Page 14, 21st August 2009

21st August 2009
Page 14
Page 14, 21st August 2009 — Knussen: masterly, but not box-office

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Locations: LONDON, Rome, Cleveland


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Knussen: masterly, but not box-office

MUSIC REVIEW Michael White BBCSO / Knussen Prom


Organ Festival


The TV cameras were out for Prom 30 – Oliver Knussen conducting the BBC Symphony – and I’d imagine they were under instructions to shoot in close-focus because the hall was depressingly undersold: more than half empty by my reckoning.

Of course, a half-empty Albert Hall would be a full house for most concert venues; but clearly something hadn’t worked here. Maybe it was that Knussen, a fine musician but uncharismatic on the podium, isn’t box-office. Maybe the 20 minutes of new music scared people off. Maybe the programme as a whole didn’t fit together invitingly – and it certainly was an awkward mix, including things you wouldn’t expect someone like Knussen to shine in. Which he didn’t.

Stravinsky’s ballet Jeux de Cartes, with its coolly analytical neo-classicism, was in secure hands. But Respighi’s Fountains of Rome was cooler, less colourful, less splashy than it needs to be as an item of loveable, high-quality kitsch. It got the quality but not the kitsch – only half the deal.

The orchestral version of Balakirev’s exotic fantasy Islamey (better known as a fiendishly difficult piano solo) was never going to bring out Knussen’s strengths. He’s a conductor who does clear-headed precision, not grand gestures and saturated atmosphere – which raises the question why he’d been engaged to do this music. Answers on a postcard.

More broadly, he was there to give the British premiere of a new piece by his own hand, commissioned for the Cleveland Orchestra in America. But that was quietly shelved because it wasn’t finished (despite the Cleveland waiting for it since 2004) and replaced with Knussen’s 15-year-old Horn Concerto – a stunningly well-written (if brief) score, worth re-hearing.

Knussen may have problems finishing commissions, but when they do emerge their mastery of orchestral form and texture is unequivocal; and this concerto is a short, sleek beauty – over-mindful of its place in tradition, perhaps, with too much reference back to the iconic horn music of Britten, Mahler, Strauss and others, but achieved with grace and elegance, and masterfully played by the BBCSO and a young soloist, Martin Owen.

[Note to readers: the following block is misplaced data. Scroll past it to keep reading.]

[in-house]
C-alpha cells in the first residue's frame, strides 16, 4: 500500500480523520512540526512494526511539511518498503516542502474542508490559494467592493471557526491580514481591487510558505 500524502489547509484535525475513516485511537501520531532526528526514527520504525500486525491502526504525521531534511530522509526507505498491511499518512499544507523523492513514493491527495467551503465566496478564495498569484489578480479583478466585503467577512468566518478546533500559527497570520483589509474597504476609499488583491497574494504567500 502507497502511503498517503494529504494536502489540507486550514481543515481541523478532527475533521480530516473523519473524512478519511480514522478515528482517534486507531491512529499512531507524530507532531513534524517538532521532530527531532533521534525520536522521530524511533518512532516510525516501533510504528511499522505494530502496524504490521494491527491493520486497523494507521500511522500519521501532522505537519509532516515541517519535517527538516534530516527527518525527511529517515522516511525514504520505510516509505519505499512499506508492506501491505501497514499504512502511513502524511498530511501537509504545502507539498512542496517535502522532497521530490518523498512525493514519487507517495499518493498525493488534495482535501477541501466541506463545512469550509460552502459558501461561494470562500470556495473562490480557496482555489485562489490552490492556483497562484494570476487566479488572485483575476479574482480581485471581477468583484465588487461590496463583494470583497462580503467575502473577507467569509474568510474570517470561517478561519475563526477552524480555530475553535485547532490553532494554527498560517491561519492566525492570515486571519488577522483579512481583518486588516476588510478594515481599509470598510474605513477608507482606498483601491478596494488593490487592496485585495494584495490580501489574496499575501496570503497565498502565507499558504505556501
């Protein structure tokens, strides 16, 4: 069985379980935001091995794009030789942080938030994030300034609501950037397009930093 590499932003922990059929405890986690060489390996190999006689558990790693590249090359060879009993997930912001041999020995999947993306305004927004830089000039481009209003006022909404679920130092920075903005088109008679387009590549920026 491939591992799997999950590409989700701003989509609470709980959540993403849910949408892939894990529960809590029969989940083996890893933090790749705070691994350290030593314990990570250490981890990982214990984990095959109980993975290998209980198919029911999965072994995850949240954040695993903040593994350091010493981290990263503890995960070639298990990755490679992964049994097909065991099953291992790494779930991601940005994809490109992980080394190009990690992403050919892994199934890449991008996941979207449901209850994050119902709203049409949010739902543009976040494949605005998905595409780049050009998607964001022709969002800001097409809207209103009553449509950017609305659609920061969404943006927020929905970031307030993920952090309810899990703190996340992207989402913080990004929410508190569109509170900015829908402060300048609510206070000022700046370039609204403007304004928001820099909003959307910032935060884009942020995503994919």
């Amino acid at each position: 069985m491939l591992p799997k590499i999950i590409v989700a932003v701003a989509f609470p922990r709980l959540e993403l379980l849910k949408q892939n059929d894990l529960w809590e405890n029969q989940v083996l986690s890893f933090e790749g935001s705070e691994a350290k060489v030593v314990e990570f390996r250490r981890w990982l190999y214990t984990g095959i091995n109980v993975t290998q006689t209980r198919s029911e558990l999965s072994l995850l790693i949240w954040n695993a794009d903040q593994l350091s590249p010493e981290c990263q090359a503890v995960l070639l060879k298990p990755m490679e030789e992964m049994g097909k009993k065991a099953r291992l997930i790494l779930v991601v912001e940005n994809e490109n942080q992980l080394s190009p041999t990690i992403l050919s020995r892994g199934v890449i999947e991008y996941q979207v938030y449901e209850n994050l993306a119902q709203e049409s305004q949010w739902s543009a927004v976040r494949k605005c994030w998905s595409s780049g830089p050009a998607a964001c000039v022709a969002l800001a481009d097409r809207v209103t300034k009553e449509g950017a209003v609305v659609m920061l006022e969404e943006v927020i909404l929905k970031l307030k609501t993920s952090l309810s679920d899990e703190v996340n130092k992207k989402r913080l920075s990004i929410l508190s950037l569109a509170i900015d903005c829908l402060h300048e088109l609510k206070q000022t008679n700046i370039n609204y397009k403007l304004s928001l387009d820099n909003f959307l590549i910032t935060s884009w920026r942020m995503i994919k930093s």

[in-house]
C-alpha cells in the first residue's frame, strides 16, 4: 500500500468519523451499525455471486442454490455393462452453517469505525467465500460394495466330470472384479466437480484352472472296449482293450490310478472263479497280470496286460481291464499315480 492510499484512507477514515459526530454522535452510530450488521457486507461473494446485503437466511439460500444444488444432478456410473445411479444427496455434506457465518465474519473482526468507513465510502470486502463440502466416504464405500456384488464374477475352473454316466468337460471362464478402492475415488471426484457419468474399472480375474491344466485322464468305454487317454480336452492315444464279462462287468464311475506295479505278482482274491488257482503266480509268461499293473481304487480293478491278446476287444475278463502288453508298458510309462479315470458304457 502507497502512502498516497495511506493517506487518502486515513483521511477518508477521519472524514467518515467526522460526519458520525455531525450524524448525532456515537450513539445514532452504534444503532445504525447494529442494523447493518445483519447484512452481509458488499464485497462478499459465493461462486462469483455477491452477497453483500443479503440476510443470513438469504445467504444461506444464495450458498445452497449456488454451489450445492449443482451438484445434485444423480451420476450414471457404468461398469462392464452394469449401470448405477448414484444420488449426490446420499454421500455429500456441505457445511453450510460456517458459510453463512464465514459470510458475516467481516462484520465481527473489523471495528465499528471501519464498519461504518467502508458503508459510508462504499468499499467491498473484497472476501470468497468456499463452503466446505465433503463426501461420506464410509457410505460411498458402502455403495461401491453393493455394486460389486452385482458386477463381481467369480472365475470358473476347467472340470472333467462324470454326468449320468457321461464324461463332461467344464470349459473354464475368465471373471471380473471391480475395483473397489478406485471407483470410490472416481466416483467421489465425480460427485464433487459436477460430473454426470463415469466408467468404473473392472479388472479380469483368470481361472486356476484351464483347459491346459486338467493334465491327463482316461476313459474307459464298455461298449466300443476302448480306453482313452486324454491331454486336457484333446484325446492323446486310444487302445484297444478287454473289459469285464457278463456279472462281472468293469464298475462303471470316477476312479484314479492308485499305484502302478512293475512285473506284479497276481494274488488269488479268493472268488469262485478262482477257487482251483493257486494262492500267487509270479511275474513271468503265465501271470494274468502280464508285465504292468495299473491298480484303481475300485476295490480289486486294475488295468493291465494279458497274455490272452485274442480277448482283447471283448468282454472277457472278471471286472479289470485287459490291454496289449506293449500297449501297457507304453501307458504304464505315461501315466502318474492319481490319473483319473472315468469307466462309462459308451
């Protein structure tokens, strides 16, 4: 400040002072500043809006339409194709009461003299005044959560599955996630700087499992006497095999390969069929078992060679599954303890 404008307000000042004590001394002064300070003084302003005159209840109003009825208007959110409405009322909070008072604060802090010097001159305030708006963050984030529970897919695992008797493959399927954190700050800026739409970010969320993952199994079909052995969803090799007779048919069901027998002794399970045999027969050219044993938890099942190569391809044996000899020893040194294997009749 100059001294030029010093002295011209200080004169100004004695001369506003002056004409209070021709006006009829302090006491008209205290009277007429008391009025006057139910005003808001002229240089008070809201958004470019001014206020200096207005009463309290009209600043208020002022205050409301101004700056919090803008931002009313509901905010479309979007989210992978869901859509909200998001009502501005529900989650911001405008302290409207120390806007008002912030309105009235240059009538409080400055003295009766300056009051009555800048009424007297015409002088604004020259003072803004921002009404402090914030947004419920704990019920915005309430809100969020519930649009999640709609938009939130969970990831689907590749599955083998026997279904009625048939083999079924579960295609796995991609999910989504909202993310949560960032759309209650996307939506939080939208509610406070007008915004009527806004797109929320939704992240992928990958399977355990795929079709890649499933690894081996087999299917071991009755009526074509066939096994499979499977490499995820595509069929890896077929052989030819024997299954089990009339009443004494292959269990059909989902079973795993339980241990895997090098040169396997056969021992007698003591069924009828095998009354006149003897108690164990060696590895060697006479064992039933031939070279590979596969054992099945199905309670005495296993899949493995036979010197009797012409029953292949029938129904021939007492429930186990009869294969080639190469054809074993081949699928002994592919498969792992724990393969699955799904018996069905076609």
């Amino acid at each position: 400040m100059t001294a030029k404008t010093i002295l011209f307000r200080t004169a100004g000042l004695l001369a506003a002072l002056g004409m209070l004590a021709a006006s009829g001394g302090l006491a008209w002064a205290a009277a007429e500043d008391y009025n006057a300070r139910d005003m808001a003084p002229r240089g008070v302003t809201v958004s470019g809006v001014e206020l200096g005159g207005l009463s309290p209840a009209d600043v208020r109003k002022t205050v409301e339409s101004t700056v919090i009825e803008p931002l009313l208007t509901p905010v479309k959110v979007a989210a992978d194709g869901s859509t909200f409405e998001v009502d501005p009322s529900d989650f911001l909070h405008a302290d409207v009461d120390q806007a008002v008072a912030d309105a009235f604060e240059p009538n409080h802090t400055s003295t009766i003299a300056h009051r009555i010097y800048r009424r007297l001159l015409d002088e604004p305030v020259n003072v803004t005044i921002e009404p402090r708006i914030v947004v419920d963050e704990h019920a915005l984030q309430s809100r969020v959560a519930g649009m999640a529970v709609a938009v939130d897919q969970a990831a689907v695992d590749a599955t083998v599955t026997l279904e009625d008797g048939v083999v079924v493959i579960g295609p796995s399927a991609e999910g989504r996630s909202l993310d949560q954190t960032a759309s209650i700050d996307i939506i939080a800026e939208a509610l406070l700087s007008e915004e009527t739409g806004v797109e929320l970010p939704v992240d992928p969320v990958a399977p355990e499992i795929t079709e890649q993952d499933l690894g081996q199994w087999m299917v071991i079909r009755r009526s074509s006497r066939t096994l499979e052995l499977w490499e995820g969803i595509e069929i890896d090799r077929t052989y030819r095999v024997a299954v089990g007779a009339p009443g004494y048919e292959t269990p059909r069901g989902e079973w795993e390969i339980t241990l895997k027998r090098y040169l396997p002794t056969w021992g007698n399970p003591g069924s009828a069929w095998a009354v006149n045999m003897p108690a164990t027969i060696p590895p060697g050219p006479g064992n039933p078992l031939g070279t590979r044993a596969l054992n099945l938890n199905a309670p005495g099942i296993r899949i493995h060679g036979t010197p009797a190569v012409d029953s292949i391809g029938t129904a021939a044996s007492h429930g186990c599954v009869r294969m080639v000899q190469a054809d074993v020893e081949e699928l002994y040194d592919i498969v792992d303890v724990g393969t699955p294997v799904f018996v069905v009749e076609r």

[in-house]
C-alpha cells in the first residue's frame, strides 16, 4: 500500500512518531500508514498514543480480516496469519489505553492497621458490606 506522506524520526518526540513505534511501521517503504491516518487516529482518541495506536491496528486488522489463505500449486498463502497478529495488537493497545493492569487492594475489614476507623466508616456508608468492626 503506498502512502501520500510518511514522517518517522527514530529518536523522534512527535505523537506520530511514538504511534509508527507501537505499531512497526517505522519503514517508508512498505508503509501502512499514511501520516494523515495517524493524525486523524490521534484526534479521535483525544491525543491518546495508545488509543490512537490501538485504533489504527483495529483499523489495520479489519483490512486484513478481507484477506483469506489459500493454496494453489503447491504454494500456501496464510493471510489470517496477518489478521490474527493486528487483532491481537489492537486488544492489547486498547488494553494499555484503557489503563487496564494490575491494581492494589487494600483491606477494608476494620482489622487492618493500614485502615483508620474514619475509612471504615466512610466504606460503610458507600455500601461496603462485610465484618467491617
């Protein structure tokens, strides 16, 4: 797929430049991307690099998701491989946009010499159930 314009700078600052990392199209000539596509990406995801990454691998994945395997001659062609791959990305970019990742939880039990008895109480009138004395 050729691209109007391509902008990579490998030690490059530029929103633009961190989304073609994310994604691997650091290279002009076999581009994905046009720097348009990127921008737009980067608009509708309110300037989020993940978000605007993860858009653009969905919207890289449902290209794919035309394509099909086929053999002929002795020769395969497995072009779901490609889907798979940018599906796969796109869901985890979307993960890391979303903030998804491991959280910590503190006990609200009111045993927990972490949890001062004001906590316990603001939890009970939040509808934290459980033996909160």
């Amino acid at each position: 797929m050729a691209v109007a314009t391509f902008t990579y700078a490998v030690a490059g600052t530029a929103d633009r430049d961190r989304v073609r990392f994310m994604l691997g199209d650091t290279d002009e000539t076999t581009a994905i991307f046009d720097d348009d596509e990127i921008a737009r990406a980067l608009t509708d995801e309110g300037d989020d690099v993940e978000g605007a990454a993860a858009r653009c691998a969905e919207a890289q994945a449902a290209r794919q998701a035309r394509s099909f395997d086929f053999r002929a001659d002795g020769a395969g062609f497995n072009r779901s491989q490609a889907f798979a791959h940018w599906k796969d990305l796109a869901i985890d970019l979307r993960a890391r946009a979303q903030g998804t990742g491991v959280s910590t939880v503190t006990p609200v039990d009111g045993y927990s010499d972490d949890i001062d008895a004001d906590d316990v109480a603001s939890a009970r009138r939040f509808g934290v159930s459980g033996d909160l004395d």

The most memorable thing on the programme, though, was a new piece called Virga by 28-year-old Scottish composer Helen Grime. A name much whispered these days, Grime has Knussen’s clear, technically coherent way with large orchestral forces; and this piece – whose formal ideas grew from an image of rainfall evaporating before it hits the ground – was one of the most impressive new scores I’ve heard at the Proms in ages: only five minutes long, but not a moment wasted or less than compelling.

New organ music being a niche market, the Annual Festival of New Organ Music run by Martin Stacey of St Dominic’s Priory, London, is a niche event that pulls fewer crowds than Oliver Knussen Proms. But it does have ambition. And this year, as well as recitals at Westminster Cathedral, Marylebone Parish Church, and lecture-demonstrations by the likes of Peter Dickinson (one of the quietly quirky personalities of British music whose half century of writing organ scores has just been marked with a commendable release on Naxos), it featured quantities of work from Canada to celebrate the 50th anniversary of the Royal Canadian College of Organists.

It also opened with someone over from Russia: a young, pony-tailed virtuoso called Ilya Kudryavstev playing a mixed bag of repertoire, all new (or new-ish) though not always sounding so. Most of the music was nothing that would frighten horses – which I guess reflects the muted sense of adventure that obtains in organ lofts.

But there was a strong new score by John Casken, written as a test piece for the St Albans Organ Competition. And if Kudryavstev’s playing is representative of standards in Russia (not something I monitor) they must be high; the aristocratic elegance with which he drew clarity and focus from the grand dimensions of St Dominic’s Father Willis instrument was exemplary. A tour de force but tasteful: not a constant combination in the organ world, but welcome when you find it.

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